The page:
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Whenever I think about how a function behaves, I always try to identify a general pattern of behavior with some common numbers (somewhere between 5 and 100 maybe) and then I try to see if anything interesting happens around 1, 0 and into negative numbers if applicable.

If that all works out, I essentially assume that I know that the function is going to behave similarly for very large numbers as it does for those relatively small numbers.

Are there notable (famous, clever or common) functions where very large numbers would cause them to behave significantly differently than would initially be thought if I followed my regular experimental pattern? If so, are there any warning signs I should be aware of?

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You mean, you compute f(some x's ∈ [5, 100]), f(0), f(1), f(some x < 0) and try to deduce the behavior of f? – kennytm Aug 5 '10 at 20:23
That's a much more exacting way to think about it, but roughly yes. – Nick Aug 5 '10 at 20:40
This is almost never a good idea. I am having a harder time coming up with examples where this does work, depending on what kind of "functions" you are looking at. For example, this is always a bad idea if the prime numbers are involved in any way. – Qiaochu Yuan Aug 5 '10 at 21:56
Wow, some really great answers here. – Nick Aug 6 '10 at 3:21
up vote 6 down vote accepted

The Griewank function,

$$ f(\mathbf x) = \frac1{4000}\sum_{i=1}^n x_i^2 - \prod_{i=1}^n \cos\left(\frac{x_i}{\sqrt i}\right) + 1 $$

which is one of the objective functions used in testing optimization algorithms, looks completely different in large scale (dominated by x2) and small scale (dominated by cos x).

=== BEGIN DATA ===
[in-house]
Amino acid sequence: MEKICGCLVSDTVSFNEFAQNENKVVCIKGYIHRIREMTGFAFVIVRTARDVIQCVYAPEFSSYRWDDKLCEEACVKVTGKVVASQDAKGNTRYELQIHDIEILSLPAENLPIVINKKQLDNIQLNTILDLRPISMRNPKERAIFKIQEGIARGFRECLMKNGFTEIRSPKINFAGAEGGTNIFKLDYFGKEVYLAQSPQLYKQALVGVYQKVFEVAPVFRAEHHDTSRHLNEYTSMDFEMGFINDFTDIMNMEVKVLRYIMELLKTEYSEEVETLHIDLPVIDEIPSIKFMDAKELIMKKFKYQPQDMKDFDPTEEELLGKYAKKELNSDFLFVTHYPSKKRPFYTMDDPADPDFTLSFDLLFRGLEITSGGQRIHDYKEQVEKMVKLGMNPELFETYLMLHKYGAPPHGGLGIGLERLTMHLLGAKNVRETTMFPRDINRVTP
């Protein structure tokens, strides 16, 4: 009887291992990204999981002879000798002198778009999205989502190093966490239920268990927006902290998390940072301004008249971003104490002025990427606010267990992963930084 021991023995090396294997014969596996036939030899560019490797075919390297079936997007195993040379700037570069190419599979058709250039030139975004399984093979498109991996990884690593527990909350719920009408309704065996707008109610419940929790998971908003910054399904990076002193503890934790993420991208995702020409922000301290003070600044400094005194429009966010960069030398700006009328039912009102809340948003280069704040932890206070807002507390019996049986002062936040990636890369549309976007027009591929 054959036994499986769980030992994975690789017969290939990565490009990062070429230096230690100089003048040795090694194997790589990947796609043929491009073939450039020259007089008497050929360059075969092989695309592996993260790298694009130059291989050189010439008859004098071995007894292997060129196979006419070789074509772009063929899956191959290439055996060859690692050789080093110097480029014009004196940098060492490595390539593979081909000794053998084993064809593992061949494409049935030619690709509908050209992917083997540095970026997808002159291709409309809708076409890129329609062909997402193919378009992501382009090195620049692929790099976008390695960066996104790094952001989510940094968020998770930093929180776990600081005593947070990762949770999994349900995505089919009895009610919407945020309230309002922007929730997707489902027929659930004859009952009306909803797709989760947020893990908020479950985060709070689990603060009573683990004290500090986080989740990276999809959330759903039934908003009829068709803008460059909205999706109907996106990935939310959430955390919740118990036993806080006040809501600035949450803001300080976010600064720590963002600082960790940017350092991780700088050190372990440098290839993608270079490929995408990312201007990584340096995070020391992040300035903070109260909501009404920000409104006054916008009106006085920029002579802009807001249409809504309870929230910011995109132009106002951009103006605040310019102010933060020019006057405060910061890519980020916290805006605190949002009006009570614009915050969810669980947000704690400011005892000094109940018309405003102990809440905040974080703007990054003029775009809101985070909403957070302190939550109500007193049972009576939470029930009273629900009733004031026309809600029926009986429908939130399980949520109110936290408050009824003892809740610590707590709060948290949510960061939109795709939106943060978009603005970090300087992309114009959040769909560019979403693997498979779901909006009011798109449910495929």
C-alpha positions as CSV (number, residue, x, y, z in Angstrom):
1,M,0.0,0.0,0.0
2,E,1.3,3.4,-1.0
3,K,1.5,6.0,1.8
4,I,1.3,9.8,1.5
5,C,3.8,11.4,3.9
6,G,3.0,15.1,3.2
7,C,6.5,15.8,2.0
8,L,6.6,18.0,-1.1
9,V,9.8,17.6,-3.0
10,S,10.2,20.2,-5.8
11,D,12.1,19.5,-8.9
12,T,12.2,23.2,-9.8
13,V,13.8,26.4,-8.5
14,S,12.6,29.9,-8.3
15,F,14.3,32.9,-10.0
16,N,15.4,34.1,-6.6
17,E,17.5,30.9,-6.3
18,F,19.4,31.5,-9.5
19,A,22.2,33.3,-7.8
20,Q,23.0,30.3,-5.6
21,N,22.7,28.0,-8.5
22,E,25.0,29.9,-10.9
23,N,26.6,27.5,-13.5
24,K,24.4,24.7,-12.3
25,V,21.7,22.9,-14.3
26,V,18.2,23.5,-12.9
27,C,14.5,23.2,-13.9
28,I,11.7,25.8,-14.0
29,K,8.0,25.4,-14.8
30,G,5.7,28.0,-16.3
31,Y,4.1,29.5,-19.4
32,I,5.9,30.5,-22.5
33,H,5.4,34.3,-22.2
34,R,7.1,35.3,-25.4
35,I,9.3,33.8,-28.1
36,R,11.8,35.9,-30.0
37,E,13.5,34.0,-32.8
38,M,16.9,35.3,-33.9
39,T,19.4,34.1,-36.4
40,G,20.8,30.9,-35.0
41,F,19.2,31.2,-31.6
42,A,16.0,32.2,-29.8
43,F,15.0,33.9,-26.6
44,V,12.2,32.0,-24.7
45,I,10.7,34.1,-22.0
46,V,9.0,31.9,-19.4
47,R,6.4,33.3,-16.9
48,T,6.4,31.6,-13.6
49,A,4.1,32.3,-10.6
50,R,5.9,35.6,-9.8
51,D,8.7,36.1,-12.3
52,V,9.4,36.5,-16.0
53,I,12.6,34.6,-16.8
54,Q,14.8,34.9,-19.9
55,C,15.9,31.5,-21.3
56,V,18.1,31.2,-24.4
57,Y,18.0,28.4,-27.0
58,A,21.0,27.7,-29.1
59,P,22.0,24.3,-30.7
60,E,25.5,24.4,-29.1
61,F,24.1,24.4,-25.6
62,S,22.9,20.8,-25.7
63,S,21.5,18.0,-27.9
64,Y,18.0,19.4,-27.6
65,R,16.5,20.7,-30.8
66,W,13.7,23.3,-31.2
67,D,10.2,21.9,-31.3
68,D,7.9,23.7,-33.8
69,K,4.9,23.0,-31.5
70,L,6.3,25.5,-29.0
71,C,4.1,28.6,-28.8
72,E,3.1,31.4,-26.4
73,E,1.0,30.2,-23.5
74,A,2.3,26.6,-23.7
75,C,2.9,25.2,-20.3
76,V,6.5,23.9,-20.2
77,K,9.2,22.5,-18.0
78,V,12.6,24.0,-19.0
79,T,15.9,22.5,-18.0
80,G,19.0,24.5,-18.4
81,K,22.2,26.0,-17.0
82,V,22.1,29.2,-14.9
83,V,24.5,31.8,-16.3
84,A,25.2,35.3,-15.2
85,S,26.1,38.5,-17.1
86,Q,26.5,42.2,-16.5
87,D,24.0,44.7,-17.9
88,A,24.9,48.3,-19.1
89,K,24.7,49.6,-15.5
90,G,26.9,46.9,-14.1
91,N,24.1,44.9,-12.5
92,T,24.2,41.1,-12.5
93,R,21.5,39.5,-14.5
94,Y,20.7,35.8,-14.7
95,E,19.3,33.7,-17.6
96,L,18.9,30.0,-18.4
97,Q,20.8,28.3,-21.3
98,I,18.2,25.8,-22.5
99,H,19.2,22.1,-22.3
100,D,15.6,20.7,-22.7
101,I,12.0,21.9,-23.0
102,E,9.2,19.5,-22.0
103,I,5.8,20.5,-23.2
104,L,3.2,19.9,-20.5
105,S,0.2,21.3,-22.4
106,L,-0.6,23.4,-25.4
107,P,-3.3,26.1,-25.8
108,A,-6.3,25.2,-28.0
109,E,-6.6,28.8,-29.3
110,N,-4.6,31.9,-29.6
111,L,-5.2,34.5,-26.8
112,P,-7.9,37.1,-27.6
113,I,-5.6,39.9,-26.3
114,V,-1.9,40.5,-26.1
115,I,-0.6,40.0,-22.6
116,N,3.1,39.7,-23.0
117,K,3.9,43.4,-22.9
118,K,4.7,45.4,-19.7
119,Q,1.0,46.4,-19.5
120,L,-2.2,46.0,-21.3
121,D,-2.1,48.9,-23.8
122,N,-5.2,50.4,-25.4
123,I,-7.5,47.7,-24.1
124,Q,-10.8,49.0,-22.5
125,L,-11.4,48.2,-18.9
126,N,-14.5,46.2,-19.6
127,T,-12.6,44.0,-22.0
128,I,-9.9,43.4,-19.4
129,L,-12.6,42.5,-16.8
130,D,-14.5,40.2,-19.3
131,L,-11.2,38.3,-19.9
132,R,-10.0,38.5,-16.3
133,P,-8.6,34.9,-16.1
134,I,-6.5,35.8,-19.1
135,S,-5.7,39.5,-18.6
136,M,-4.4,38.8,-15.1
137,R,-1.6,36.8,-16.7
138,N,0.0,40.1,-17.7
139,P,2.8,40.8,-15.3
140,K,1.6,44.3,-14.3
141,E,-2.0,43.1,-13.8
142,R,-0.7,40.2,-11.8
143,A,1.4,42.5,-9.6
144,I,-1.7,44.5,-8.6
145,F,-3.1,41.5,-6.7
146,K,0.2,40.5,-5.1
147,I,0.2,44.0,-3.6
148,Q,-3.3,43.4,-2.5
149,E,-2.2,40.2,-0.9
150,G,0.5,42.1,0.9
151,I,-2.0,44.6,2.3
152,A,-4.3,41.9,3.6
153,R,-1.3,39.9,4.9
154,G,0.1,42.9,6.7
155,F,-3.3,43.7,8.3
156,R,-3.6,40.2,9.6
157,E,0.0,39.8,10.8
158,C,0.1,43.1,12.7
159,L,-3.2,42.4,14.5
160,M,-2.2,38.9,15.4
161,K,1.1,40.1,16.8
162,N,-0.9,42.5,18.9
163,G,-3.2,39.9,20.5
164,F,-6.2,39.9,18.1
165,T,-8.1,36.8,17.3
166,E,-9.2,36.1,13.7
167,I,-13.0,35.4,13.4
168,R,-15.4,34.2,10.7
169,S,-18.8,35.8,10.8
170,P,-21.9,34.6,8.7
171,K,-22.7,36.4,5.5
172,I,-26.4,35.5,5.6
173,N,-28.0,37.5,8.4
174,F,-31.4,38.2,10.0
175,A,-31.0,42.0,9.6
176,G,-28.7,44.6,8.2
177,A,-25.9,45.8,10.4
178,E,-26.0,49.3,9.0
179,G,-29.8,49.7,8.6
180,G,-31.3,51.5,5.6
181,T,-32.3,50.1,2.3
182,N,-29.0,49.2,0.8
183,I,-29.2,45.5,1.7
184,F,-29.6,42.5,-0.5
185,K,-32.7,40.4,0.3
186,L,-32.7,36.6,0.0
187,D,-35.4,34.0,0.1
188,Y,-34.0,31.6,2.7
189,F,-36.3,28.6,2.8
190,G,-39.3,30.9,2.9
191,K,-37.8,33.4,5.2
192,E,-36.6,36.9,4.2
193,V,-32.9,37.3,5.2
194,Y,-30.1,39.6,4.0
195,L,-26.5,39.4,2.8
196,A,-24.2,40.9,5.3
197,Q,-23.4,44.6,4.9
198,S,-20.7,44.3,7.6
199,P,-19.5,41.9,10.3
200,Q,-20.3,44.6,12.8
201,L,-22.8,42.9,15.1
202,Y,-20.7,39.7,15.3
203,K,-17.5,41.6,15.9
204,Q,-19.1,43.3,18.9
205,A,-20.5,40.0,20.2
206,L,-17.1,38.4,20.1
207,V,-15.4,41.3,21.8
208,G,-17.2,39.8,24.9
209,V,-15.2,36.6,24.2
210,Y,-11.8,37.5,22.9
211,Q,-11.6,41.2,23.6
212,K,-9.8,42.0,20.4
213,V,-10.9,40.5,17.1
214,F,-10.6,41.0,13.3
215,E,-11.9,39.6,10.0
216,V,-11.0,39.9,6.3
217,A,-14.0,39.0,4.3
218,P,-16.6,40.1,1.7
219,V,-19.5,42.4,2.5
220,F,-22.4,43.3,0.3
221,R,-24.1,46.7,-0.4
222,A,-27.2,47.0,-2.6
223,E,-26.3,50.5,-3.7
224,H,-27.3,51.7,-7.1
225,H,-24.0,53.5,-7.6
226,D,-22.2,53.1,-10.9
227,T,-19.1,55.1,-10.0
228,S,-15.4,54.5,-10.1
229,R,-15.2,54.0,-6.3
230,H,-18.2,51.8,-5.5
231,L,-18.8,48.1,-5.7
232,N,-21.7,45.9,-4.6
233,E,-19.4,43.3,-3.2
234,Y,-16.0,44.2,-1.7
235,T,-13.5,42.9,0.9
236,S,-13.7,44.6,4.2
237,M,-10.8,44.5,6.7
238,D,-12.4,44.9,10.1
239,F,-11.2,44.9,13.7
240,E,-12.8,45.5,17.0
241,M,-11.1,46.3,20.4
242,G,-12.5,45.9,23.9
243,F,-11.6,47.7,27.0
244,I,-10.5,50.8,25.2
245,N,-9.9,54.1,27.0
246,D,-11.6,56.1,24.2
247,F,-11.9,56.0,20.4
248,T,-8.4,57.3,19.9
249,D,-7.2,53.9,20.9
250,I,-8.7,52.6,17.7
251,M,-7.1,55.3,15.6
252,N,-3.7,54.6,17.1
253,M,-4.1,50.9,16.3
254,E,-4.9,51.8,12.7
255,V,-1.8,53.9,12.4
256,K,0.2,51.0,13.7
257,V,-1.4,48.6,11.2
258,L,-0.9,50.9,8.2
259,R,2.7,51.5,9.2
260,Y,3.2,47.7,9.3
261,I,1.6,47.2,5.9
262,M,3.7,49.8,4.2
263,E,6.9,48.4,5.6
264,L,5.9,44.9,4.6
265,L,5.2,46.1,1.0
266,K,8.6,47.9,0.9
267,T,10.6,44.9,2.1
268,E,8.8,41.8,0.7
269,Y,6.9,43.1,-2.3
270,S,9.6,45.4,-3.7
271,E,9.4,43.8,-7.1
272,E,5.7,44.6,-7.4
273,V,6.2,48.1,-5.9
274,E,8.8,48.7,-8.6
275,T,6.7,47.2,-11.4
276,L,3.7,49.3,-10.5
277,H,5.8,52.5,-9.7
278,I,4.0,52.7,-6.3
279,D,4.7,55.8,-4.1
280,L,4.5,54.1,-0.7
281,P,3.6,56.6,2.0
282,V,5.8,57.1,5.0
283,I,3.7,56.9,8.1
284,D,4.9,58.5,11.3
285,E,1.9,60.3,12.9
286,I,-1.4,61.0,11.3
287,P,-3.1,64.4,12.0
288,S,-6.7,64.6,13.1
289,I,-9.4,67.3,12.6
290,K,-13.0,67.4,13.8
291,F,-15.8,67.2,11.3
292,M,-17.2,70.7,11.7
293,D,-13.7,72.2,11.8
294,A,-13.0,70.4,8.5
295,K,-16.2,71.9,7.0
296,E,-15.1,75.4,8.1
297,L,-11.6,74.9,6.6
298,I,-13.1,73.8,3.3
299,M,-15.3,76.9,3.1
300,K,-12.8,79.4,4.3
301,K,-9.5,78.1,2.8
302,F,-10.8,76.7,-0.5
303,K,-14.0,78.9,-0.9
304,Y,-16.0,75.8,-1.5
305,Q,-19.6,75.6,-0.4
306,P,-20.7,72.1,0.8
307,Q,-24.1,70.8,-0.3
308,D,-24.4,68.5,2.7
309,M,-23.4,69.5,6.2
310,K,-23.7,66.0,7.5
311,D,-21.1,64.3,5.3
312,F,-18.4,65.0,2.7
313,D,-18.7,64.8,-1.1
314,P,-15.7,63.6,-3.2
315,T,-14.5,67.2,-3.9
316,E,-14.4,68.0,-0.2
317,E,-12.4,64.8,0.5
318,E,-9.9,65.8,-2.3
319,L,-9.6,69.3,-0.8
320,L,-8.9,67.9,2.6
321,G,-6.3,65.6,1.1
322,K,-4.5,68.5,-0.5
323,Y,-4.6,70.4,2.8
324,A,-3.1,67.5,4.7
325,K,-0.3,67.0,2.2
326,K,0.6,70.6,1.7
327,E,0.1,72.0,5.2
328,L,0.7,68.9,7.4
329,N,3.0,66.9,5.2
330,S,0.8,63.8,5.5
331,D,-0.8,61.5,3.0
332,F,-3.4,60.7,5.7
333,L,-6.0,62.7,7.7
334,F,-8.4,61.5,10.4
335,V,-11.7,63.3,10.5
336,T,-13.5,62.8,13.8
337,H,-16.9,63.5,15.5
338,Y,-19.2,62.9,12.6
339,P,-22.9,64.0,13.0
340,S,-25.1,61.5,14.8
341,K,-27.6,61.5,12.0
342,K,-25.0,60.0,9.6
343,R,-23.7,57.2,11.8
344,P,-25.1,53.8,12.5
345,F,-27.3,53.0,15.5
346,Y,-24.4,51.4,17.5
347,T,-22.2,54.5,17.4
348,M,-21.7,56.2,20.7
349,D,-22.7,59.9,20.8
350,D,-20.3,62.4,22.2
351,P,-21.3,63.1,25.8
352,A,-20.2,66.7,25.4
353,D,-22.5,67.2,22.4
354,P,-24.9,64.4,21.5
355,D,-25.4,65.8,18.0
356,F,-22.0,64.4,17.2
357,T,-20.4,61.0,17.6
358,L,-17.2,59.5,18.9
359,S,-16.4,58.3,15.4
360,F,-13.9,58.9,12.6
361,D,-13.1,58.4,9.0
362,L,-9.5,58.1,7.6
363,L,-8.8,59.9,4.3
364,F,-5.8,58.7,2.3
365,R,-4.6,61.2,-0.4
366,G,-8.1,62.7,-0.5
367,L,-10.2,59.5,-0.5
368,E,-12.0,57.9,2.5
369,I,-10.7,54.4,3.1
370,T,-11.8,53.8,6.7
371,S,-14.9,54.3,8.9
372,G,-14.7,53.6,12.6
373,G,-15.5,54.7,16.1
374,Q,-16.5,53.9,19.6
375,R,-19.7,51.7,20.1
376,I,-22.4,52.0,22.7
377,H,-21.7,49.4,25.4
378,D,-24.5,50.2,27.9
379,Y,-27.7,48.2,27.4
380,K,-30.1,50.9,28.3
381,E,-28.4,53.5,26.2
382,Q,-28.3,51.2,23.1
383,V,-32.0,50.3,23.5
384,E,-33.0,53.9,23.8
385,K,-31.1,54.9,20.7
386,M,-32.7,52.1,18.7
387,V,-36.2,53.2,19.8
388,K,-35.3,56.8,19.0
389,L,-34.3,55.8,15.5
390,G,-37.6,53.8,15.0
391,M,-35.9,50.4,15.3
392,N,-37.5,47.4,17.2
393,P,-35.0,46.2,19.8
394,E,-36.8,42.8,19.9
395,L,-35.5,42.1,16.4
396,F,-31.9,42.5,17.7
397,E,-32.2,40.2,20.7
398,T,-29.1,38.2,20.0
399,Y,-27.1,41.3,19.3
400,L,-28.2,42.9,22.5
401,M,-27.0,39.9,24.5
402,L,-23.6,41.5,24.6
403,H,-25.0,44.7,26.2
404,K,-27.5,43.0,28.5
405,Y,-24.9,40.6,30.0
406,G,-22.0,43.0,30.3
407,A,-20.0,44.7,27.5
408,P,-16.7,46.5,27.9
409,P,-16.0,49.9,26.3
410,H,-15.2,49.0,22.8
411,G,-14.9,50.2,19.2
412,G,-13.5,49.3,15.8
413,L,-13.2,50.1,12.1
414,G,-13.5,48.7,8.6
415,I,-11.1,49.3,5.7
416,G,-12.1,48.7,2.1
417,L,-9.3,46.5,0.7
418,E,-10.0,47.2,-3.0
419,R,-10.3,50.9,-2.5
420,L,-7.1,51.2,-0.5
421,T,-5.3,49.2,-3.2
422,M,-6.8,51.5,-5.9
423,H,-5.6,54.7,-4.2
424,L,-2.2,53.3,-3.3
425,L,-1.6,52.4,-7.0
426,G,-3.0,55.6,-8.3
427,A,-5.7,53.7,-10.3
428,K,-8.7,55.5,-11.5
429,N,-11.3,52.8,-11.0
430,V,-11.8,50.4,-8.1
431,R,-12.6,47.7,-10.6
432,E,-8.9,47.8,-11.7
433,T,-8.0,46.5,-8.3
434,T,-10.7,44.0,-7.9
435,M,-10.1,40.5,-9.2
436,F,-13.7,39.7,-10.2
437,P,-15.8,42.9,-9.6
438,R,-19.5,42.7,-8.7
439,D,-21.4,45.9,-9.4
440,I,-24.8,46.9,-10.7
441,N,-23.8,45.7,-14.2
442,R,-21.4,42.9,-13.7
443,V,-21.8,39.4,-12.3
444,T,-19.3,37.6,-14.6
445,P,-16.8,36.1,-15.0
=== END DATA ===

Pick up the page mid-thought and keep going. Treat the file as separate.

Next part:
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Many rational functions $f(x)=\frac{n(x)}{d(x)}=q(x)+\frac{r(x)}{d(x)}$ (where deg(r) < deg(d)) behave very differently in the general vicinity of the zeros of d(x) than for large (positive or negative) values x. Near the zeros of d(x), the values of $\frac{r(x)}{d(x)}$ dominate the values of q(x) (that is, f(x) behaves like $\frac{r(x)}{d(x)}$), whereas for large (positive or negative) values of x, the values of q(x) dominate the values of $\frac{r(x)}{d(x)}$ (that is, f(x) behaves like q(x)).

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The Chebyshev bias behavior is properly understood only by examining up to very very large numbers.

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Polya's conjecture and its subsequent counterexample is of a similar nature. (I am quoting the relevant points from Wikipedia.) Based on experience from small numbers, Polya conjectured that among the first $n$ numbers, at least a half of them have an odd number of divisors. Haselgrove showed that this statement has a counterexample smaller than $2 \times 10^{361}$. In fact, the smallest counterexample is also quite big, $> 9 \times 10^8$. – Srivatsan Aug 1 '11 at 19:29

The values of a function $f(x)$ for relatively small values of its argument $x$ is typically a very bad predictor of asymptotic behavior of $f(x)$ for large $x$. This is true even when $f(x)$ is an analytic function which is uniquely determined by its values on any small interval $x\in[-\epsilon,\epsilon]$.

Have a look at this excerpt from "Concrete Mathematics" for a (not the worst possible) example of how deceptive the "small argument values" intuition could be.

It helps to cultivate an expansive attitude when we're doing asymptotic analysis: We should think big, when imagining a variable that approaches infinity. For example, the hierarchy says that $\log n\prec n^{0.0001}$; this might seem wrong if we limit our horizons to teeny-tiny numbers like one googol, $n = 10^{100}$. For in that case, $\log n = 100$, while $n^{0.0001}$ is only $10^{0.01}\approx 1.0233$. But if we go up to a googolplex, $n = 10^{10^{100}}$, then $\log n = 10^{100}$ pales in comparison with $n^{0.0001} = 10^{10^{96}}$.

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